Ping Pond play

orozco ping pond copySometimes serendipity happens. Thinking about making a ping-pong table with a double field of vision, I came across ‘ping pond table’ by Gabriel Orozco  (1998, on display at Common Wealth, Tate Modern, 2003).

This is what art Elizabeth Coulter-Smith had to say about it in an essay she published in 2005:
Deconstructive play is currently a major theme in contemporary fine art, but in general fine artists play with themselves. Creating game-like or playful interactivity is woefully underdeveloped in the sphere of fine art. Generally speaking despite rhetoric regarding ‘art into life’, ‘social sculpture’ or ‘relational aesthetics’, fine art remains devoted to the tradition of the ‘great artist’ and the role of the viewer remains that of admiring the heightened sensibility and ingenuity of such artists.When attempts are made by fine artists to involve the viewer they can appear derisory. One instance is the Common Wealth exhibition at Tate Modern, 2003, in which two works by Carsten Höller and Gabriel Orozco made attempts at interactivity. Höller’s work, Frisbee House, consisted of an igloo-like tent with holes cut into its fabric. The viewer was invited to throw Frisbee’s through the holes. Orozco’s contribution was a four-sided table-tennis game with a water lily pond in the middle. Will the balls land on the water or on a water lily? The only remarkable feature of either of these works was that the viewer was released from the usual lap-dancer ‘you can look but don’t touch’ regime of the art museum. What was missing was any degree of ingenuity. It was as if these two celebrated artists were unable to open up the viewer’s creative process beyond the level of a three-year old. This is especially strange because Orozco has played many simple yet interesting formal games by himselfsuch as making a clay heart out of his hands or creating a sculptural object by rolling a ball of clay over a grid. Fine art is much more successful when it comes to involving the spectator’s visual perception: the level of the disembodied gaze. For example Carsten Höller created an interactive installation in which the participants wore special spectacles that turned the world upside down. In another installation he used a wall-sized field of light bulbs flashing on and off at alpha brain-wave frequency to induce a feeling of well-being in the viewer.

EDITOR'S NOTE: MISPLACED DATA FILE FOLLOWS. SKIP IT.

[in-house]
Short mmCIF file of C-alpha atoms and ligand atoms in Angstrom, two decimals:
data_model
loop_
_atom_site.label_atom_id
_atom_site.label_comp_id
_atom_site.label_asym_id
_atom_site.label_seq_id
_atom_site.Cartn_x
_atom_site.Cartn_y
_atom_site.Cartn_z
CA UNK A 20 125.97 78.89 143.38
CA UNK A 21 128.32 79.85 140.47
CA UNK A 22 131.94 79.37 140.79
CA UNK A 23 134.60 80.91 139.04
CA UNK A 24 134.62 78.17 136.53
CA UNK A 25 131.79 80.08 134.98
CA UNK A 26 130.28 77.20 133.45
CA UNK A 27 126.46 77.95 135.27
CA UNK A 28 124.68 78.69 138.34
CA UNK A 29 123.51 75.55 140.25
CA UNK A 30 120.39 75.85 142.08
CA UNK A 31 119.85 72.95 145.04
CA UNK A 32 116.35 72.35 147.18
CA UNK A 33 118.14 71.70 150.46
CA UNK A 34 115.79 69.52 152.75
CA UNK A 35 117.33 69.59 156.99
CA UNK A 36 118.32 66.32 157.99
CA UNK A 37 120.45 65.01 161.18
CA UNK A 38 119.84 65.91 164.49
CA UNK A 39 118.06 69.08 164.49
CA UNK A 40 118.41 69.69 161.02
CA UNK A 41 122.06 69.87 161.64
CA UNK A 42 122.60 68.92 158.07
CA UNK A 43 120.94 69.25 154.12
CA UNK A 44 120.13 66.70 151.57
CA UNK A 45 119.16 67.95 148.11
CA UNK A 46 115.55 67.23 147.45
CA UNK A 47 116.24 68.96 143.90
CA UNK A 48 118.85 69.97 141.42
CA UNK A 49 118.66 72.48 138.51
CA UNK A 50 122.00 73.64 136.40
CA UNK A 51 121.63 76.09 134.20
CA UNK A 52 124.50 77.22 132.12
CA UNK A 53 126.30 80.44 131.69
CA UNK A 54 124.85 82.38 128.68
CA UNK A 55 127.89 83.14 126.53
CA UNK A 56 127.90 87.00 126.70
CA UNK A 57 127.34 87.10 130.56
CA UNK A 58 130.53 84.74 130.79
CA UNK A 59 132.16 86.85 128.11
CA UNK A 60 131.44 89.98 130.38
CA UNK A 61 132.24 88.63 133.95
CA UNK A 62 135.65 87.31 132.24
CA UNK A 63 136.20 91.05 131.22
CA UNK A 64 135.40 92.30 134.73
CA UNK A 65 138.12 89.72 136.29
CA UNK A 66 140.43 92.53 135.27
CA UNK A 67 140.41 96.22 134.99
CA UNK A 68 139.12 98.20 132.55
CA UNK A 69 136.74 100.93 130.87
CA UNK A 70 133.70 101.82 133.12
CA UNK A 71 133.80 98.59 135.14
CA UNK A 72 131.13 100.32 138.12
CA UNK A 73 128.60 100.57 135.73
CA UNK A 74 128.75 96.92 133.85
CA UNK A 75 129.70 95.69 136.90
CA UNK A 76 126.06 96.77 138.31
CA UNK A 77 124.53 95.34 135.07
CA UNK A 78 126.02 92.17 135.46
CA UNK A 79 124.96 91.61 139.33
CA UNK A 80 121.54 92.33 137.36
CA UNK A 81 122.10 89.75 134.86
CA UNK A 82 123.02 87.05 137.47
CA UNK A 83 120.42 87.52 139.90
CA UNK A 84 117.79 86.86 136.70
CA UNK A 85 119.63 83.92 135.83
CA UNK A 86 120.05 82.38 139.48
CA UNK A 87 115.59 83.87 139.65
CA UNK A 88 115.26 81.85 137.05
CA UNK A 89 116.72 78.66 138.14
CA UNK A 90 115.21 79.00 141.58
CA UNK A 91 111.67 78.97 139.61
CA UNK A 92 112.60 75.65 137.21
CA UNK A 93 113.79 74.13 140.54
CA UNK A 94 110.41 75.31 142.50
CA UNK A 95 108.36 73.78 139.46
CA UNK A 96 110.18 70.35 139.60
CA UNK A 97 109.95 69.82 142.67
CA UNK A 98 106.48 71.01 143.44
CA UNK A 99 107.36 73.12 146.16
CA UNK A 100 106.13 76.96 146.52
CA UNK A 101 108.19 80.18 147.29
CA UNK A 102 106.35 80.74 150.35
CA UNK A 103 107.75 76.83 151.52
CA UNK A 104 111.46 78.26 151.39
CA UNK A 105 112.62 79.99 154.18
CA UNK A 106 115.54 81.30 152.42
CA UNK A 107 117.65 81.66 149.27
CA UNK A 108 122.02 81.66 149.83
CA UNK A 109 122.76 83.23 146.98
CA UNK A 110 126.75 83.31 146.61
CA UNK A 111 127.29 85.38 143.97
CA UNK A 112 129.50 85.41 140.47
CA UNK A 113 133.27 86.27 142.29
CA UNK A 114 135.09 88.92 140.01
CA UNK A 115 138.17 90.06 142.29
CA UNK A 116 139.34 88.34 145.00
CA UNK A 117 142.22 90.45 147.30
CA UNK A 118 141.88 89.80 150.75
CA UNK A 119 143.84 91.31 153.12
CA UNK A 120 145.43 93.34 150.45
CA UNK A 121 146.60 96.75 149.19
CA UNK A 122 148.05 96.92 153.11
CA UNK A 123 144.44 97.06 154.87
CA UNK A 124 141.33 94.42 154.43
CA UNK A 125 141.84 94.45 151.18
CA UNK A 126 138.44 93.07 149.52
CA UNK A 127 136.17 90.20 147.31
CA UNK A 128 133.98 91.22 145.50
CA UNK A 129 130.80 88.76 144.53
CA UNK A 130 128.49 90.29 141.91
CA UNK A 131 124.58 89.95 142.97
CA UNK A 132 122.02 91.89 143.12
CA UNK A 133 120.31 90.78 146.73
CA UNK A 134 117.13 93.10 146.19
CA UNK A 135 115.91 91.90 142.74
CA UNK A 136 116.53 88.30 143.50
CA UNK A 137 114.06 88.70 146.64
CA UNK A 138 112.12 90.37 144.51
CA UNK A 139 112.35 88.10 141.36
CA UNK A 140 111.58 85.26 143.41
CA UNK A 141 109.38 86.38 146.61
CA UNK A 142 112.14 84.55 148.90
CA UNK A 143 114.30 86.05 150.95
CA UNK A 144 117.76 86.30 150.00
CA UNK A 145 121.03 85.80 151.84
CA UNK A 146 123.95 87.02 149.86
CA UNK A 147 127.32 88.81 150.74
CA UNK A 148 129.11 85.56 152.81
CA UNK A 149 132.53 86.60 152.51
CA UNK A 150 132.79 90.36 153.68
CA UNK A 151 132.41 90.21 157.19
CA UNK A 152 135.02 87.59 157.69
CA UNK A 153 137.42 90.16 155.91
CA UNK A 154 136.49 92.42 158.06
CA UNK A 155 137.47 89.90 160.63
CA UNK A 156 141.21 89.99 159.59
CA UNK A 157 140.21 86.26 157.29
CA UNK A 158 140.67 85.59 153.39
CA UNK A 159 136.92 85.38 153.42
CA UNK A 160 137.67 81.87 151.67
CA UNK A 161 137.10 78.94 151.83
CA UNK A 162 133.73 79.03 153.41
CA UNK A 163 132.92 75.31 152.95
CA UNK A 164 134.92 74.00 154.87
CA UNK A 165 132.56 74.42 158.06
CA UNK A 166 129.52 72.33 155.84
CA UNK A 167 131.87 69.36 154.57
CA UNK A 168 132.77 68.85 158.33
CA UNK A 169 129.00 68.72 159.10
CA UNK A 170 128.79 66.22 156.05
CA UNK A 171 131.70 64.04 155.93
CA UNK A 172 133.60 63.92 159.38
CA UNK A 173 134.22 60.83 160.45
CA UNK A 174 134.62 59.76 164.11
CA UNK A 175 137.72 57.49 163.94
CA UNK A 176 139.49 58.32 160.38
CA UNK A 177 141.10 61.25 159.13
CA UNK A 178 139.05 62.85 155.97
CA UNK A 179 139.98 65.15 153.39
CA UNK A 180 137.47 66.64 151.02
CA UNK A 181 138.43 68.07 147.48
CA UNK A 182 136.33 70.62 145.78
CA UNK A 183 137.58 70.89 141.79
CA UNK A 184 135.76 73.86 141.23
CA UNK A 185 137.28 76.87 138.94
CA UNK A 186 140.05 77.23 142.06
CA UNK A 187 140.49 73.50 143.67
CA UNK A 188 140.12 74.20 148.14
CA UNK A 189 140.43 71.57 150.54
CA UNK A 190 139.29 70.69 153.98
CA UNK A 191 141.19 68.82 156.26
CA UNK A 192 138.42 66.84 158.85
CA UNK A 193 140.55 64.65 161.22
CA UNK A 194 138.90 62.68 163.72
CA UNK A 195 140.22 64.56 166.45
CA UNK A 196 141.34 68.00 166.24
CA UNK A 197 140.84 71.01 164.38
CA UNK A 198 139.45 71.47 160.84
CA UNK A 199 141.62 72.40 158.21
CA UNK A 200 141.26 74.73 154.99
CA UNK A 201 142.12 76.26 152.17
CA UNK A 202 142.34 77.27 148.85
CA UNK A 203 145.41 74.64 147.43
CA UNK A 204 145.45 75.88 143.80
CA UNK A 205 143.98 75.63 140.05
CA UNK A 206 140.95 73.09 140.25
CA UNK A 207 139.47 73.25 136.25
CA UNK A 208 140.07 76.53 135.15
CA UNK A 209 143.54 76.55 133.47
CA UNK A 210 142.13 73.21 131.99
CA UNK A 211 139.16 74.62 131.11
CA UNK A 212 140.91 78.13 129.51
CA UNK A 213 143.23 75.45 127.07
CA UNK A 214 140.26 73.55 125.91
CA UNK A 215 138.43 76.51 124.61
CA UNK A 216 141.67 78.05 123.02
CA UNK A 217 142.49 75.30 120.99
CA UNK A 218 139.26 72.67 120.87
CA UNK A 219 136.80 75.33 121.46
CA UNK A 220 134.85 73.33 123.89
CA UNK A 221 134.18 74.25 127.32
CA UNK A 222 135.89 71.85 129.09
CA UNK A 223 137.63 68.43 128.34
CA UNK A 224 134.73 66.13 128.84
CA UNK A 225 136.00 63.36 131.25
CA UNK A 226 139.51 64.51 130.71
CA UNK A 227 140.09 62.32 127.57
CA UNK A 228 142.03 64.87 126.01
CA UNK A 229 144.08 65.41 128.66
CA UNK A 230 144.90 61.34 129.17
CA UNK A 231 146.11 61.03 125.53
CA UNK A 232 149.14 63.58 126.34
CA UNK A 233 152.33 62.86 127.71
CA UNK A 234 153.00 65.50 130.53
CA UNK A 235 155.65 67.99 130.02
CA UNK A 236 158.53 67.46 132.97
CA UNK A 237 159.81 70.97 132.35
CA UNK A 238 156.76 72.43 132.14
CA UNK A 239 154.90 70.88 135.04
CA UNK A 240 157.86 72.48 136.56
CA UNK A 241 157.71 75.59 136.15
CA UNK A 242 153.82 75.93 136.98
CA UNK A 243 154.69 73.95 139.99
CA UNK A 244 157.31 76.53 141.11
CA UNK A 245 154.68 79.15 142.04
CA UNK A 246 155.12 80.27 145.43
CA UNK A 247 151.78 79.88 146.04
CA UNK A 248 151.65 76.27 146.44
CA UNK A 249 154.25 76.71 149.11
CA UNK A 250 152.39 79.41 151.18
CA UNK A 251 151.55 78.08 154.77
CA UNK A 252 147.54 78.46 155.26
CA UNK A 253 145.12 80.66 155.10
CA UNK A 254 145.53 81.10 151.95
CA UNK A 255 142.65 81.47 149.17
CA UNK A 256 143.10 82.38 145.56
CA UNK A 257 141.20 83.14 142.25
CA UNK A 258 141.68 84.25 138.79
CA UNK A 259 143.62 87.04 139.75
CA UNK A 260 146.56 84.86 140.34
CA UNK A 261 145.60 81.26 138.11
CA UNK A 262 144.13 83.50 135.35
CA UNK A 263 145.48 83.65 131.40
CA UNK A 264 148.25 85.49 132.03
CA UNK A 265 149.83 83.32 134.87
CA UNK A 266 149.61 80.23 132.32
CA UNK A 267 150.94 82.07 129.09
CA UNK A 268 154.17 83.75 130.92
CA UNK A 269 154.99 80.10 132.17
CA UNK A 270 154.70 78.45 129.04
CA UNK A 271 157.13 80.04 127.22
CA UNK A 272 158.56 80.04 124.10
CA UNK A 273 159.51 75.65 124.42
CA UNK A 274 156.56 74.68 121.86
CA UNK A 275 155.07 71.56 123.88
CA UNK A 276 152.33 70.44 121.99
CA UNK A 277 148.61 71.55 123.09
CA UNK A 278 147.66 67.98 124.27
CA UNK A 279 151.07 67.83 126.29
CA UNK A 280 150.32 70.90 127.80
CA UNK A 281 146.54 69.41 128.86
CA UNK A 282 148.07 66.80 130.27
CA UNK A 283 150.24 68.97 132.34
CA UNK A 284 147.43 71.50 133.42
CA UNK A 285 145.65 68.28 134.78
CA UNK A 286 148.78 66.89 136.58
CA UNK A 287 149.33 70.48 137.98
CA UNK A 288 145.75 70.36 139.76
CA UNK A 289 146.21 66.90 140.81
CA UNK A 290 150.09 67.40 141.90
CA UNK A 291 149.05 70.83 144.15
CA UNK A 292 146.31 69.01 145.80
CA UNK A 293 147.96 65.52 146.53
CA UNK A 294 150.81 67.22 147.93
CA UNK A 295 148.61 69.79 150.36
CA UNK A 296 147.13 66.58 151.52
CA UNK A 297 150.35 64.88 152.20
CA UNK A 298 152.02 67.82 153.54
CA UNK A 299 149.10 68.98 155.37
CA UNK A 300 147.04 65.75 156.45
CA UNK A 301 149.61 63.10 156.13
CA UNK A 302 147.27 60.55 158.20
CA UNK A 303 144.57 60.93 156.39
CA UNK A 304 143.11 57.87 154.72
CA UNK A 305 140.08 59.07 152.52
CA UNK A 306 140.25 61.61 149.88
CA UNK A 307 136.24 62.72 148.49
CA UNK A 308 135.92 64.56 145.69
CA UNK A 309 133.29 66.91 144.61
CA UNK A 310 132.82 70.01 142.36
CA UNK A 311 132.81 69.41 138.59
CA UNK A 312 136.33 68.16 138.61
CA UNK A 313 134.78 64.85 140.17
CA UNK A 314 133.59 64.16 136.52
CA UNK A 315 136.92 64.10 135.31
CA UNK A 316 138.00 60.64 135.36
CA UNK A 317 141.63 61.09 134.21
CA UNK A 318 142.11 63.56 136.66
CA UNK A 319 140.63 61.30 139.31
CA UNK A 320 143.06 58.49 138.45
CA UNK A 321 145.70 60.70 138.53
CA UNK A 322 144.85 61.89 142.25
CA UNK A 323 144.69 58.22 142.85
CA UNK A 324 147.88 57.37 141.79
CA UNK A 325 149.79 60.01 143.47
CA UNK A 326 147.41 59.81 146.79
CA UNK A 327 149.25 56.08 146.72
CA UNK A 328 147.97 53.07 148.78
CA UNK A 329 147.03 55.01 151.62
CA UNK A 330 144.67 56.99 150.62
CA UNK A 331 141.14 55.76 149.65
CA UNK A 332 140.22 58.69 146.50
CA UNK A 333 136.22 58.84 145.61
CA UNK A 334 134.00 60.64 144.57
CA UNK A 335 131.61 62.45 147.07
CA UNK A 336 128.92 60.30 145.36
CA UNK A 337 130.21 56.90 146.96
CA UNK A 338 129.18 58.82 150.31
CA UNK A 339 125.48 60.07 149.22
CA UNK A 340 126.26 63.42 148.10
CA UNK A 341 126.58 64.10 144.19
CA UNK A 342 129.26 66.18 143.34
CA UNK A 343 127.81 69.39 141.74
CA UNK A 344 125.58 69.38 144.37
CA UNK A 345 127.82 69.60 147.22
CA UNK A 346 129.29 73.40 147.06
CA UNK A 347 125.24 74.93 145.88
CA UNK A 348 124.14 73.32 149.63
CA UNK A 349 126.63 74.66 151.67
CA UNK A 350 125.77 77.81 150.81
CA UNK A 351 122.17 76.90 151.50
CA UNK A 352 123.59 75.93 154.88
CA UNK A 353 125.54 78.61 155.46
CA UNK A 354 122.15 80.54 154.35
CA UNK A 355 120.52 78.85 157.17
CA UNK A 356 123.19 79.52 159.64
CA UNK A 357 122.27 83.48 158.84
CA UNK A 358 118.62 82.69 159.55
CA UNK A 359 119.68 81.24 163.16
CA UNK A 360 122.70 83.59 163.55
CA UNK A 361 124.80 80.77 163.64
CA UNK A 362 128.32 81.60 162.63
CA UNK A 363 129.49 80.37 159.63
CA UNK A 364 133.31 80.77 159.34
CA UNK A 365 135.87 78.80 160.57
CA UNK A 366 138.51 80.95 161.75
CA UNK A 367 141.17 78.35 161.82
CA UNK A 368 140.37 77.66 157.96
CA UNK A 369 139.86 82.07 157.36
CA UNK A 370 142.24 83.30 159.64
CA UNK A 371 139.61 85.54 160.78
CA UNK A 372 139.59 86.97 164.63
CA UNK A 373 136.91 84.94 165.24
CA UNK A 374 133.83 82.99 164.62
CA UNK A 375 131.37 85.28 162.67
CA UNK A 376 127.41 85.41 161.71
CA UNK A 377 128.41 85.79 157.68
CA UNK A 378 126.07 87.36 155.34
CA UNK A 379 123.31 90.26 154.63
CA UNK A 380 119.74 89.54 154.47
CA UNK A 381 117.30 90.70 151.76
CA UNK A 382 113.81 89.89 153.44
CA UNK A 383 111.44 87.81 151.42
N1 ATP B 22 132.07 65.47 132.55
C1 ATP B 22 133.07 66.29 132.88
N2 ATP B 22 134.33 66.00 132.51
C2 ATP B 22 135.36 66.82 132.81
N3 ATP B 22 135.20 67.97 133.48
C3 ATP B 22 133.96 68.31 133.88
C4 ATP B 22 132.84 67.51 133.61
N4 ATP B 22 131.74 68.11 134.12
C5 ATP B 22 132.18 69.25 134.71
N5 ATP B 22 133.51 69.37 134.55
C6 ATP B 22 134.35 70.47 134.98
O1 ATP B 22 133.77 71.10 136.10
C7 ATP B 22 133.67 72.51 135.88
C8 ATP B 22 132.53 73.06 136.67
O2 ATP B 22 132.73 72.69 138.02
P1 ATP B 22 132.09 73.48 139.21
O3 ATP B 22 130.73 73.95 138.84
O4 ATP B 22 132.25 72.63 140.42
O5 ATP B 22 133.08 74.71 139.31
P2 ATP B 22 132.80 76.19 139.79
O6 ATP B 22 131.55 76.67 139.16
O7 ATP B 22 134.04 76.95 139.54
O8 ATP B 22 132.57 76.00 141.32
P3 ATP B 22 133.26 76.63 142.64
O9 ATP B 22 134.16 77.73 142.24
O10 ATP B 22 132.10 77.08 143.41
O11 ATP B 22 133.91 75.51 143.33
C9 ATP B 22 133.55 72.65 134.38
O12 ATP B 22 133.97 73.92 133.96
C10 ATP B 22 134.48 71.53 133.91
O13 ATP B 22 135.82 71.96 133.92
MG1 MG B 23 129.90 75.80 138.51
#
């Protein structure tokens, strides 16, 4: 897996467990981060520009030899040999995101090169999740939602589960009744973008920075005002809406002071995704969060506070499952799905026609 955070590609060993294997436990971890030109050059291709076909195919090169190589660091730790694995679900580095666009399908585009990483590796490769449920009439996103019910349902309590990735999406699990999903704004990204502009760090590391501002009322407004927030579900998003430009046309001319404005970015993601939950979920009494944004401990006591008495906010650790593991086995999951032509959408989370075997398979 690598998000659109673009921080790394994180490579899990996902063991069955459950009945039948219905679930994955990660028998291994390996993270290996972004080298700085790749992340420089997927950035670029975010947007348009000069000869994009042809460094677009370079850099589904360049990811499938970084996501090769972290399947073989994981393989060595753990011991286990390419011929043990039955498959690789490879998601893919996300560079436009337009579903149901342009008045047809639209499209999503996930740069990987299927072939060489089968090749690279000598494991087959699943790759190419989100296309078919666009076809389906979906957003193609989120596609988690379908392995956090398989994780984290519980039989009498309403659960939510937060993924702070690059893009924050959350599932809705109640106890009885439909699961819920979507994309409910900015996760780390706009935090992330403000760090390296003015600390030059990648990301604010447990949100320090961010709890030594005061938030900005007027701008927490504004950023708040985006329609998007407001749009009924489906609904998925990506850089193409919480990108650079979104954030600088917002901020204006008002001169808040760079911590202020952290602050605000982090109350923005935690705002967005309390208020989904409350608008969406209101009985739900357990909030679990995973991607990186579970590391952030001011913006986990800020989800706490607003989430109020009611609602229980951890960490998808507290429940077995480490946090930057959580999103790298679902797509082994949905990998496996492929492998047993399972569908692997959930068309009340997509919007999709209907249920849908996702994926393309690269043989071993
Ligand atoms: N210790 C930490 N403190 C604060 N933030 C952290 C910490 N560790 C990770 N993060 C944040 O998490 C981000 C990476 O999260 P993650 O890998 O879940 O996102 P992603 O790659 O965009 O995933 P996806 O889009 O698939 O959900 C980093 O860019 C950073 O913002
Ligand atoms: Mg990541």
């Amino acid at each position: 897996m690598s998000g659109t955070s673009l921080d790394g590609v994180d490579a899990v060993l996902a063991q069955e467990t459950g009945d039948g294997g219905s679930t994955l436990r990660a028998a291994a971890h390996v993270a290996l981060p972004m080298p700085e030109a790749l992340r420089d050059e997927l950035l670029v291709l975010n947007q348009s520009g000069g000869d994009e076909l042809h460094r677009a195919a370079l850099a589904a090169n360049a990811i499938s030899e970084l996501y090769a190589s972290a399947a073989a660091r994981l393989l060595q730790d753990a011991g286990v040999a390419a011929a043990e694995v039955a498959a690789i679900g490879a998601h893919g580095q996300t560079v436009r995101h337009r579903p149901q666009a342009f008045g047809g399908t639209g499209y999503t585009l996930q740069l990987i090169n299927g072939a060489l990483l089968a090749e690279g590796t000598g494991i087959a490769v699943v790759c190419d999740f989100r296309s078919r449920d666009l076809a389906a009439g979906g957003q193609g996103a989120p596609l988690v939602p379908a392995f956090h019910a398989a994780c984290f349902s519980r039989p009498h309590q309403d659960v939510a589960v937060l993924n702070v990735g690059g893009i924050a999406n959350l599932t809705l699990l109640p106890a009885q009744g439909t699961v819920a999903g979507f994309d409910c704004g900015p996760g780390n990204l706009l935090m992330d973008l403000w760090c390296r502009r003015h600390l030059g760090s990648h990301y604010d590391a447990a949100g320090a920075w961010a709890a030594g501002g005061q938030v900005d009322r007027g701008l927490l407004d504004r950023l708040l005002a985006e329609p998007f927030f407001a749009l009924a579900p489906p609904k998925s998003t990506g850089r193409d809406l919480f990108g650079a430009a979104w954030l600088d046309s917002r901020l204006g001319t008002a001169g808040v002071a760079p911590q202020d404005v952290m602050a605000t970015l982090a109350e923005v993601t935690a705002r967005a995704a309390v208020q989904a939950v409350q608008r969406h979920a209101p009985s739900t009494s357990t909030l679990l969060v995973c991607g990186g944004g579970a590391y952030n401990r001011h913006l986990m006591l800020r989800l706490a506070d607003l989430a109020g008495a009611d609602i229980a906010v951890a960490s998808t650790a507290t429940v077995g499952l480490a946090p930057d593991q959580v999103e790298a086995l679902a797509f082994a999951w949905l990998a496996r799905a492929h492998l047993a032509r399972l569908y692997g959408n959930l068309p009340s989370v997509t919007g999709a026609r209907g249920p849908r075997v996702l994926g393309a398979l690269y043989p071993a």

Well, yes, mrs Coulter-Smith, this is exactly why I am having a hard time trying to create an interactive, playful environment that does require a degree of ingenuity.

The artist himself (Orozco, ‘Games‘): The ‘Ping Pond Table’ is connected to this idea of a new space, a new possible space. When you have a normal ping poing game you have a net which is enough space between two spaces. But when you multiply that space by four, instead of two people playing you have four people playing in four tables. You open that space so the net is also open. And what  you have there is a new space, because it didn’t exist before… the net, that space in between two spaces – I opened it up. And I have a tri-dimensional space now in-between four spaces.  That is the space that I’m interested in, the in-between space …  To activate that space. To activate means to fill it with meaning and connections so that we can think about it. We can connect with it and make it happen as a space and time in beween things.

…games, because they have this reference, are expressions of how we believe the universe works in different cultures. We know that chess has that and billiards has that. Ping pong has that too. Every game has a connection to how we conceive nature and landscape. How we order and we structure reality.

.. Probably they are more like philosophical games. I believe that philosophy has to be a practice. Practical philosophy. It’s like the way the Greeks used to solve philosophical and mathematical problems, by walking. Not sitting. It’s easier to solve problems moving—when you walk and you talk—probably because you have better irrigation in the brain or just because you are breathing better. Because you are moving you have better chances to solve complex problems. And also I think in a way it’s an action thing. So I think philosophy is an action, it should be. And to play the games are part of it.

orozco ping pond

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